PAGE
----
The US national debt currently stands at a record $22.4 trillion. According to the Congressional Budget Office, the US will continue to run annual budget deficits, and incur debt at rates not seen since World War II. So, who owns all those Treasury bills, notes, and bonds? As the US-China trade war heats up, the mainstream media continues to remind us that China is the largest foreign holder of the US Treasury securities. Let’s check out who are the other nine.
A large portion of the US Treasury securities is owned by Americans, not foreigners. The US government and Federal Reserve together hold more than $8.1 trillion of the US debt. Another $7.6 trillion is held by American investors via mutual funds, pension funds, banks, insurance companies, and other investors.
As of May 2019, foreign holders have $6.53 trillion worth of US Treasury securities. It means foreigners hold less than a third of the total US national debt. Many foreign holders such as China, Japan, and the UK have been accumulating US debt for decades.
These are the top 10 largest foreign holders of the US Treasury securities:
10- Belgium, $190.5 billion
According to the Treasury Department data, Belgium held $190.5 billion worth of US debt at the end of May 2019. It sits right above Saudi Arabia, which has $179 billion of US debt. The European nation has been steadily increasing its holding. Back in May 2018, Belgium’s holding was $150.5 billion.
9- Hong Kong, $204 billion
The semi-autonomous, special administrative region (SAR) of China holds $204 billion of US debt, up from $191.9 billion in May 2018. Many speculate that the Chinese government entities and investors might be purchasing US Treasury securities through Hong Kong.
8- Cayman Islands, $216.1 billion
The Cayman Islands are a group of three tiny islands in the Caribbean Sea with a population of just 60,000. And they happen to be one of the largest foreign holders of the US Treasury securities. That’s because the Cayman Islands are a tax haven, and have more than 10,000 investment firms domiciled there. Many of those funds invest in the US debt.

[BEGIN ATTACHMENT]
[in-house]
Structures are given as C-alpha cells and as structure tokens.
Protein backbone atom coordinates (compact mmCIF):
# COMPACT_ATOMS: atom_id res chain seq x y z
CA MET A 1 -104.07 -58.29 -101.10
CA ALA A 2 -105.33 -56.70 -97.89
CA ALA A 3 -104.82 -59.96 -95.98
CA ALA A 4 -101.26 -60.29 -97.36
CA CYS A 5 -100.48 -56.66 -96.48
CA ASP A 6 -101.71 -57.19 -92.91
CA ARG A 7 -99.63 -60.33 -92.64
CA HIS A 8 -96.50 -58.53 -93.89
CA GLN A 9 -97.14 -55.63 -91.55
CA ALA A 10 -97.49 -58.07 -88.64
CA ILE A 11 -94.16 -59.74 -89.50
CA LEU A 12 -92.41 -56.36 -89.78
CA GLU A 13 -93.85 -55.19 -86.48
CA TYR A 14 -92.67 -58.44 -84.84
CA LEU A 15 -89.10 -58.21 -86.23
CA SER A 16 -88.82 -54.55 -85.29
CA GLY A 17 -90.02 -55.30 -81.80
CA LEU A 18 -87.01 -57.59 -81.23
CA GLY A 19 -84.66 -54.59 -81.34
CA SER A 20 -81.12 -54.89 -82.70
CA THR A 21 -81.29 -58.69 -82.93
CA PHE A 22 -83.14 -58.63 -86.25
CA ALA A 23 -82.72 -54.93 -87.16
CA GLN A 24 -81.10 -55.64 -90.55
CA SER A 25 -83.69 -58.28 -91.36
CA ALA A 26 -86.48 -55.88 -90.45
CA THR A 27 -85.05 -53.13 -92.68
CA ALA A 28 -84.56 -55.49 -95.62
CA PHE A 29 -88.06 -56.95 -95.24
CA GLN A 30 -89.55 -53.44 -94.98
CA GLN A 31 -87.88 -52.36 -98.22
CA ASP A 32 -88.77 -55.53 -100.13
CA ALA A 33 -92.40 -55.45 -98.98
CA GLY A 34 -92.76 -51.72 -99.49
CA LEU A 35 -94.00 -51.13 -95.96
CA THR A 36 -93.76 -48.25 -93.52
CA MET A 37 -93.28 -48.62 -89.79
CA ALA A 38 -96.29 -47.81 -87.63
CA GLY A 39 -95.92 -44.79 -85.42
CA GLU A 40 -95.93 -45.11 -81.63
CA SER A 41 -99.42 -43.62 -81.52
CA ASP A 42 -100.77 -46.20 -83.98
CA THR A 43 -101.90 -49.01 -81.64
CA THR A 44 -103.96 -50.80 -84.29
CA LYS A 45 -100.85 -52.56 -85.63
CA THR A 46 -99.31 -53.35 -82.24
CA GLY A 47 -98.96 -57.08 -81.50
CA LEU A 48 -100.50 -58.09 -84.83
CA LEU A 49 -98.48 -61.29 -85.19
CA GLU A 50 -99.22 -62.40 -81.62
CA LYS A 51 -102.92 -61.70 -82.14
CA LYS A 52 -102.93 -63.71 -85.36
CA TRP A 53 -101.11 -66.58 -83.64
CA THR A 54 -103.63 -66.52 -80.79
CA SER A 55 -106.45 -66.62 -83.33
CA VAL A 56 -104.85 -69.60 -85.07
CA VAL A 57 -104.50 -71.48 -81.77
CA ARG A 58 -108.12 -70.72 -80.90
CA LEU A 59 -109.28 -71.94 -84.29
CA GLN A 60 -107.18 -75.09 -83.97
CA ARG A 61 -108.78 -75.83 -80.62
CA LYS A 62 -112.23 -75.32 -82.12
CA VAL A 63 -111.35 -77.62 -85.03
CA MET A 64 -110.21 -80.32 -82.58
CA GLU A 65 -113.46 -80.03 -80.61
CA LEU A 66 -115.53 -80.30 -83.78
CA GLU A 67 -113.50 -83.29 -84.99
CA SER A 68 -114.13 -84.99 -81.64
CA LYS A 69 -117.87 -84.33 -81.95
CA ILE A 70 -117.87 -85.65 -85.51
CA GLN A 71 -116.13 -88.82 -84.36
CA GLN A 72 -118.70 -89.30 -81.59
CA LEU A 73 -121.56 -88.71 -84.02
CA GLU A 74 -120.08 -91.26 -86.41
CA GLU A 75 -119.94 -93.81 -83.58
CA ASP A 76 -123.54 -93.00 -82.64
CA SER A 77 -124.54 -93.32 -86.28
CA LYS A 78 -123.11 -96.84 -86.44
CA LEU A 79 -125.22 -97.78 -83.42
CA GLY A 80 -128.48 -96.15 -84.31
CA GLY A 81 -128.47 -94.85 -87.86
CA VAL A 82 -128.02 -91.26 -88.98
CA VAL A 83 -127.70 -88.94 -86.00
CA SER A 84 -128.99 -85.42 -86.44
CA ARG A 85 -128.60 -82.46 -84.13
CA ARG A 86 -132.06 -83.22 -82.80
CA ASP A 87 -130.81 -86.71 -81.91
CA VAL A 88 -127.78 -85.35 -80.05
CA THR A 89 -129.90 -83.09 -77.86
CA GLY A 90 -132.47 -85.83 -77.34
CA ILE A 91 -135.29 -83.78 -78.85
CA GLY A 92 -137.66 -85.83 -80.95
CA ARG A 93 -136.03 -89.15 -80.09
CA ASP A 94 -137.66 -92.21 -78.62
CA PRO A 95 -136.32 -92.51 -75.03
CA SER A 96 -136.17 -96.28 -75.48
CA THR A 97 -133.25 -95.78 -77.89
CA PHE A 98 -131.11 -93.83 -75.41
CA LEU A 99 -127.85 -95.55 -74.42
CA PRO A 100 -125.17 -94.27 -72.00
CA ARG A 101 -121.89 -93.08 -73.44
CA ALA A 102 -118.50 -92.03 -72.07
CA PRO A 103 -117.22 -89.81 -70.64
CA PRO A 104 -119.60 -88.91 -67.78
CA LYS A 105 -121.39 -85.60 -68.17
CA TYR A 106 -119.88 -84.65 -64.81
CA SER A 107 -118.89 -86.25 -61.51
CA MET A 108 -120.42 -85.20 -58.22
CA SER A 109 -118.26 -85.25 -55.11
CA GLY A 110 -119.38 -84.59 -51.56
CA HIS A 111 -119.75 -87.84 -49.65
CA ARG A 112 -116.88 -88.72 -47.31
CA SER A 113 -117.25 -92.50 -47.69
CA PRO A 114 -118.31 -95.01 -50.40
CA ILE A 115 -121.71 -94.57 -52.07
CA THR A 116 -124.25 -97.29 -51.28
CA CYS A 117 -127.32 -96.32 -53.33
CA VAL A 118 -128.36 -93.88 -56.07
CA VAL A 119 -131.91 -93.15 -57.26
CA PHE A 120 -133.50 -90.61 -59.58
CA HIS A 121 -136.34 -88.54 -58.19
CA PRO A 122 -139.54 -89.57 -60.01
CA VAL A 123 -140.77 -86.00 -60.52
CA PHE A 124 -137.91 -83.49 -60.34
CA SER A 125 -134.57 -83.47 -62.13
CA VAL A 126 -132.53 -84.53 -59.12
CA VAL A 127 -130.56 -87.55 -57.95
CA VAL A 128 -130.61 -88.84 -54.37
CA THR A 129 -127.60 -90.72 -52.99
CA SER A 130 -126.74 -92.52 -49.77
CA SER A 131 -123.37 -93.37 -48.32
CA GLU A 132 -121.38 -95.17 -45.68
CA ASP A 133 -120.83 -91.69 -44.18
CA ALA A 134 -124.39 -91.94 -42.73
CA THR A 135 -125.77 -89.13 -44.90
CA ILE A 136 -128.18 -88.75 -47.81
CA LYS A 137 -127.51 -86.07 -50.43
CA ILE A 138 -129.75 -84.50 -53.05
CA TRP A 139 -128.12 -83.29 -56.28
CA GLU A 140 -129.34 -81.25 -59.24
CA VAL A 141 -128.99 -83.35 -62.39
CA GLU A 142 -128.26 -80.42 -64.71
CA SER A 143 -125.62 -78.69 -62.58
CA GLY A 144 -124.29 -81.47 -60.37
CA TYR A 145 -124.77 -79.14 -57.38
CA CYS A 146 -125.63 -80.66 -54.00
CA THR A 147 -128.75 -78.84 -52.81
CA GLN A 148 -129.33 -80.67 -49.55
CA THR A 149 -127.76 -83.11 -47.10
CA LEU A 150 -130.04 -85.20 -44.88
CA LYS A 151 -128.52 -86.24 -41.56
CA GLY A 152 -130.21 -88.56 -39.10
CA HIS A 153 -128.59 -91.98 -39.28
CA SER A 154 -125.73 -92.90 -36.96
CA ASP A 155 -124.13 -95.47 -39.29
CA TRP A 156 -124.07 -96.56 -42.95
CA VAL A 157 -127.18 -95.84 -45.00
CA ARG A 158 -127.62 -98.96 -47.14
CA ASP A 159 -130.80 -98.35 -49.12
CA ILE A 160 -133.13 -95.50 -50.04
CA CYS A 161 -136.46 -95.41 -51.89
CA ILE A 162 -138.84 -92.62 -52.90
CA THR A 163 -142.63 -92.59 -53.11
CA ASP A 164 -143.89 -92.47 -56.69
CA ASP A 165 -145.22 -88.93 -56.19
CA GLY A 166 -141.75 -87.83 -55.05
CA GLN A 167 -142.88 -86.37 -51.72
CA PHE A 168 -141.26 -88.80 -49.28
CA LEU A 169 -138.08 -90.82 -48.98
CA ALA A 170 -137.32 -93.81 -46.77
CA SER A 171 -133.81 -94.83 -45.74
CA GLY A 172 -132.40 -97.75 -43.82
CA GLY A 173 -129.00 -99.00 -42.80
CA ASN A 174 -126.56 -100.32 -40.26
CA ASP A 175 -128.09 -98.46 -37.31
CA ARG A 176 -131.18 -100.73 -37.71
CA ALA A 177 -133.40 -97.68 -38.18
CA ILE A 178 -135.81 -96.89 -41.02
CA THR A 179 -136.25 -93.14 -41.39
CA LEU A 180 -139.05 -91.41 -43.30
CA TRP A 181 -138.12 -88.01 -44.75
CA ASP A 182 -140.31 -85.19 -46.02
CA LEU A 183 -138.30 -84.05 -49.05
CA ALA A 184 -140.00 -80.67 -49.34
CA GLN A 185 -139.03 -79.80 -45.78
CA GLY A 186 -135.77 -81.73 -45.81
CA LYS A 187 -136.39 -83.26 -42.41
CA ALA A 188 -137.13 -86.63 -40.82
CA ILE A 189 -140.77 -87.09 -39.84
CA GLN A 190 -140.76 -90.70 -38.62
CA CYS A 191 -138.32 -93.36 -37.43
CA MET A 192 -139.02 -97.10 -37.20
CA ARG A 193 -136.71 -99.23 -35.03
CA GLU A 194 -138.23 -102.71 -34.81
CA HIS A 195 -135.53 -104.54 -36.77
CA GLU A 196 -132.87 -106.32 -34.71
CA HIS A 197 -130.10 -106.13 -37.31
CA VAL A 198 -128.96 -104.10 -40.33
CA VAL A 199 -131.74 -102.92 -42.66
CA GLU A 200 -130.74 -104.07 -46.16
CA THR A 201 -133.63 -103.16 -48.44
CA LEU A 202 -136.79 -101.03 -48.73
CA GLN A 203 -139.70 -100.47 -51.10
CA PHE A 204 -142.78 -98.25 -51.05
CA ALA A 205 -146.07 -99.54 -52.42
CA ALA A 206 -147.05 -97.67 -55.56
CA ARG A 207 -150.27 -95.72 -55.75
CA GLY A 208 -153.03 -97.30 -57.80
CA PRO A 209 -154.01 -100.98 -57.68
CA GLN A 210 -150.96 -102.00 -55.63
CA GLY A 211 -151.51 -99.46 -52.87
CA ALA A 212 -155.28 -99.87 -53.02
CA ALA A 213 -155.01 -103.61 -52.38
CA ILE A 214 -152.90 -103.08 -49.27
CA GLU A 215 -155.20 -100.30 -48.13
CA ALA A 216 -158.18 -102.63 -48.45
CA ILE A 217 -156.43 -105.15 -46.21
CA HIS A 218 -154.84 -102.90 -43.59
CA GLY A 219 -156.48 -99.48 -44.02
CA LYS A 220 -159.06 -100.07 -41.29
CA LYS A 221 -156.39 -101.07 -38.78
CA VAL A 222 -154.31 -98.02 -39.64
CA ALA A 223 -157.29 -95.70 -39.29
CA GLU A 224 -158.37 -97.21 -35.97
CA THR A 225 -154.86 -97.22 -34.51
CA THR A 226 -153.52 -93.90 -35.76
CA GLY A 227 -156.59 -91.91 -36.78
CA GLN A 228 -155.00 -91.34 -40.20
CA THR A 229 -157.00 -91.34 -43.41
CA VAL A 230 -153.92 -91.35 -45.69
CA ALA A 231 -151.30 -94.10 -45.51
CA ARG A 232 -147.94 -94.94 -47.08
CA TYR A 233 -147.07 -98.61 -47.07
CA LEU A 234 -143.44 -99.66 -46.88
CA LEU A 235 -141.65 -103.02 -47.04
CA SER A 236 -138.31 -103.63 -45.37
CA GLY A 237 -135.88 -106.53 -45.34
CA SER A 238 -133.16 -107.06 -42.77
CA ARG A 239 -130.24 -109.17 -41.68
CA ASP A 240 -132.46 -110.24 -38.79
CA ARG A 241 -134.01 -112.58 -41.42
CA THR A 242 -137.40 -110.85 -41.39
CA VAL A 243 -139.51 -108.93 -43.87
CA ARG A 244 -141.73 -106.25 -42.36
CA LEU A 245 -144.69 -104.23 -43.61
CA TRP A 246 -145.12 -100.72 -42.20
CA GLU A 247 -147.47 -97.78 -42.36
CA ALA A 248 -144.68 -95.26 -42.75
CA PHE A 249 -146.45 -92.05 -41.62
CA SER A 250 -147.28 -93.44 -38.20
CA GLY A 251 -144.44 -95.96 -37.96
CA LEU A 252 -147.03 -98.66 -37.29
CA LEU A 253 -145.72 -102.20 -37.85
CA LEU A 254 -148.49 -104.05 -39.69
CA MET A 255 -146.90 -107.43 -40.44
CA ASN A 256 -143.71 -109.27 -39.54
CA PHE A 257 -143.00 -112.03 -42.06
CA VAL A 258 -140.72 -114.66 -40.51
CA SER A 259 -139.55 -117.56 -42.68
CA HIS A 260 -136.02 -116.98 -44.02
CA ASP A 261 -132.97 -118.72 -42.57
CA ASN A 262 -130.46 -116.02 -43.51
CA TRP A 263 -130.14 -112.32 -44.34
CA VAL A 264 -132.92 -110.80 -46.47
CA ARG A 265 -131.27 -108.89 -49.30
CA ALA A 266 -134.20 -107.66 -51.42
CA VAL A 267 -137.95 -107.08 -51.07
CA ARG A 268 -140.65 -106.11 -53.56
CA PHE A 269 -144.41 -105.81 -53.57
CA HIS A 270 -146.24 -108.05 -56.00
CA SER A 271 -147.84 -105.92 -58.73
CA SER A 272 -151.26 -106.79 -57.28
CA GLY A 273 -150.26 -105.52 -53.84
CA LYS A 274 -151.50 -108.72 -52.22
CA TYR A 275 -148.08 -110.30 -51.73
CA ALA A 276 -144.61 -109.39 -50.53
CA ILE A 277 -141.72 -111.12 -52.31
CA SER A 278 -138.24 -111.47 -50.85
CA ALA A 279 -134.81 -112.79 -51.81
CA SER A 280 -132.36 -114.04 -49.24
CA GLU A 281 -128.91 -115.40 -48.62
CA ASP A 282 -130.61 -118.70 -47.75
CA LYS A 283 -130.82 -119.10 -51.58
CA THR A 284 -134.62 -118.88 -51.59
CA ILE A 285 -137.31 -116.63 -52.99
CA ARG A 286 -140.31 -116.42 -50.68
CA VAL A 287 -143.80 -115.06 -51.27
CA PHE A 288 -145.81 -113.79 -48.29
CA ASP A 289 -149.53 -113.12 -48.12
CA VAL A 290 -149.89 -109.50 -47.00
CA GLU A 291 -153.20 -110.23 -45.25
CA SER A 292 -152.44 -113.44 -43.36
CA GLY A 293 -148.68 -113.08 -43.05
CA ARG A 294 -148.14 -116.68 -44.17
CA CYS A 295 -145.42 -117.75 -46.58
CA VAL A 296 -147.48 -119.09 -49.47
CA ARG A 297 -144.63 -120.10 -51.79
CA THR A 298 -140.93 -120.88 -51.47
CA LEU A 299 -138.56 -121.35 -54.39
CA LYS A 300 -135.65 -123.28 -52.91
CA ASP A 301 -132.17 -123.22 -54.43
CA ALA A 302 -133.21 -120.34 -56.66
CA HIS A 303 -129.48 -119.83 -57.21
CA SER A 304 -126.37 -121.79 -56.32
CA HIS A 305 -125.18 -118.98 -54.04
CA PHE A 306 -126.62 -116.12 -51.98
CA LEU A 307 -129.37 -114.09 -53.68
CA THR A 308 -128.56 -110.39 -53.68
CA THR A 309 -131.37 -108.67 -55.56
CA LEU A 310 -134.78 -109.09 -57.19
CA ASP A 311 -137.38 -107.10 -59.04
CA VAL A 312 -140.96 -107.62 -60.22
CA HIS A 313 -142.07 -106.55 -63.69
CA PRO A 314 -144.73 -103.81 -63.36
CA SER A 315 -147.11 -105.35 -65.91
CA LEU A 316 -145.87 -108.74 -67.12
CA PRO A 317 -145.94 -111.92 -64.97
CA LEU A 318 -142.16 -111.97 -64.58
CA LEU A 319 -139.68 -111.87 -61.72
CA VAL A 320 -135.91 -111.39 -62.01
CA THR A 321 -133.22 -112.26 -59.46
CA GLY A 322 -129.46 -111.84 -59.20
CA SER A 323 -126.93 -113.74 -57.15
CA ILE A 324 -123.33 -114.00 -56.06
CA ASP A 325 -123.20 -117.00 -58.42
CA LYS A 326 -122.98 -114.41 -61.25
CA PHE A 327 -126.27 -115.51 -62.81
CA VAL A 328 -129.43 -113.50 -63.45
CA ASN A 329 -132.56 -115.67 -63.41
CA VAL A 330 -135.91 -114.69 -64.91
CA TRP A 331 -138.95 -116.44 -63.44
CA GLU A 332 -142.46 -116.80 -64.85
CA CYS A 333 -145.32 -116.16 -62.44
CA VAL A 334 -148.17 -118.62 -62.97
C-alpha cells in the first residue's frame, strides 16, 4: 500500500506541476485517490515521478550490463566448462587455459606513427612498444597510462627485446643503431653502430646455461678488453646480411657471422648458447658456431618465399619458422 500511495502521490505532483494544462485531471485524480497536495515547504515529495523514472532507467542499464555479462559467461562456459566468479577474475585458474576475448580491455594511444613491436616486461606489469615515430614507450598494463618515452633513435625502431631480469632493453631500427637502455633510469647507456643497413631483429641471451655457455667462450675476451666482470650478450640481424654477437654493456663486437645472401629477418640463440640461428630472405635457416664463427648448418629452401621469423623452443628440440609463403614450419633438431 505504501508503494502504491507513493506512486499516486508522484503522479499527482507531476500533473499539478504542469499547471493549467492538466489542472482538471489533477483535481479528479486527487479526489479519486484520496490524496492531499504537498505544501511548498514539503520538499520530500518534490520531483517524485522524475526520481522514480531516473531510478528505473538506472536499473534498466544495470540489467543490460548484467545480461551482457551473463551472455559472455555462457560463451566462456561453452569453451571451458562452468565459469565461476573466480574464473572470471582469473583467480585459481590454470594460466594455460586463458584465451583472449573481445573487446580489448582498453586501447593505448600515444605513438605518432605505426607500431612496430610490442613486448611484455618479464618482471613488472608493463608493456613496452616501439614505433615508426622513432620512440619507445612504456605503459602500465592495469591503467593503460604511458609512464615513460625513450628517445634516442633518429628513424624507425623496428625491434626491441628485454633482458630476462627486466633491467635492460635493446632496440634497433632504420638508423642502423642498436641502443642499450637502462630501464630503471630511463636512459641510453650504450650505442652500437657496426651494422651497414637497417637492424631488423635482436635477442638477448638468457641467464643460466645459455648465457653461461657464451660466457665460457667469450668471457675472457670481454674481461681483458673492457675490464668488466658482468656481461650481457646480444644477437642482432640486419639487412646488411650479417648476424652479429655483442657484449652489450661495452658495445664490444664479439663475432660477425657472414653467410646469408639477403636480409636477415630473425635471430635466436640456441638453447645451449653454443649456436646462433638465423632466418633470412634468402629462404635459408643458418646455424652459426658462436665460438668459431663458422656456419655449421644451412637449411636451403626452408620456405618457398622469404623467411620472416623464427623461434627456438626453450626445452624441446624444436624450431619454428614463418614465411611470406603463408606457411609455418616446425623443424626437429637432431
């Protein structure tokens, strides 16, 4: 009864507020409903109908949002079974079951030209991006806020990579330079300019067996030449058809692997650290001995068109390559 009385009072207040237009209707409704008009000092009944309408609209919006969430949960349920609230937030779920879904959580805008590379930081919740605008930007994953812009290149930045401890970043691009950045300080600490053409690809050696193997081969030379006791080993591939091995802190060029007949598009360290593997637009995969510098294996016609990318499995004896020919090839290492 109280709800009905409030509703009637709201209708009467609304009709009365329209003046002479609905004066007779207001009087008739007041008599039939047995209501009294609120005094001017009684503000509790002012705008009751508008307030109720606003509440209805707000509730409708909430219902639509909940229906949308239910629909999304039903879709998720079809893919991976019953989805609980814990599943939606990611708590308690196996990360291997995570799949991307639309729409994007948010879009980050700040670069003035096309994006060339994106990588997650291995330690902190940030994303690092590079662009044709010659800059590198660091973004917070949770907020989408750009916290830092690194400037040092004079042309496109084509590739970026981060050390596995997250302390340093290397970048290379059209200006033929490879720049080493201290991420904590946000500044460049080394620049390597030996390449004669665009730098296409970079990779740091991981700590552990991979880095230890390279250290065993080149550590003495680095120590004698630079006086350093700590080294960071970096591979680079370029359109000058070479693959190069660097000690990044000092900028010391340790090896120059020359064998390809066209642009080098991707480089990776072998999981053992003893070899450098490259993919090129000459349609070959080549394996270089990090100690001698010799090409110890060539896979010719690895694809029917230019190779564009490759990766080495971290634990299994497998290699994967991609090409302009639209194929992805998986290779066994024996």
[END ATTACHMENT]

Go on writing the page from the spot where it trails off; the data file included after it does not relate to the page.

7- Luxembourg, $229.6 billion
Luxembourg features among the largest foreign holders for the same reason as the Cayman Islands. The landlocked nation is a European tax haven. Luxembourg is a front for hedge funds and sovereign wealth funds whose owners don’t want to reveal their investment positions.
6- Switzerland, $231.4 billion
Switzerland is one of the world’s wealthiest and most innovative nations. The country’s holding of the US debt has declined from $243.4 billion in May 2018 to $231.4 billion in May 2019. Though pressure from the US and the European Union has forced Switzerland to weaken its privacy laws, it remains a popular tax haven.
5- Ireland, $270.7 billion
Ireland’s holding of the US Treasury securities has come down from $301 billion in May 2018 to $270.7 billion in May 2019. Ireland is home to the overseas headquarters of US tech giants like Facebook, Apple, and Google-owner Alphabet. These companies don’t like to bring their overseas profits back to the US because they will have to pay a hefty repatriation tax. Instead, they use their overseas profits to buy US Treasury securities.
4- Brazil, $305.7 billion
Brazil’s own federal debts have reached alarming levels, but the South American nation continues to buy US debt. Its holding of the US Treasury securities ticked up slightly from $299.2 billion in May 2018 to $305.7 billion in May 2019.
3- United Kingdom, $323.1 billion
The UK economy is in turmoil as Brexit remains a major concern for politicians and investors. In the meantime, the United Kingdom has significantly increased its holding of the US debt. The UK held $265 billion worth of US Treasury securities in May 2018, which has swelled to $323.1 billion in May 2019.
2- Japan, $1,101 billion
Japan and China are the only two countries that own more than $1 trillion worth of Treasury bonds and notes. Japan has been buying the US government securities for decades to keep its currency undervalued against the US dollar. As a result, Japanese products remain affordable in the US market.
1- China, $1,110.2 billion
China is the largest foreign holder of the US debt. For decades, it had been accumulating Treasury securities to keep yuan from strengthening against the US dollar. But the country has been reducing its holding in recent years. China’s holding has declined from $1,183.1 billion in May 2018 to $1,110.2 billion in May 2019.
Many experts fear that Beijing could dump the US securities as the US-China trade war continues to escalate. But such an act could destabilize the global financial system, including that of China. Economists believe that China’s holding is much higher than what’s officially represented. That’s because the Chinese government and investors likely purchase US debts through entities in Hong Kong, Cayman Islands, and Luxembourg.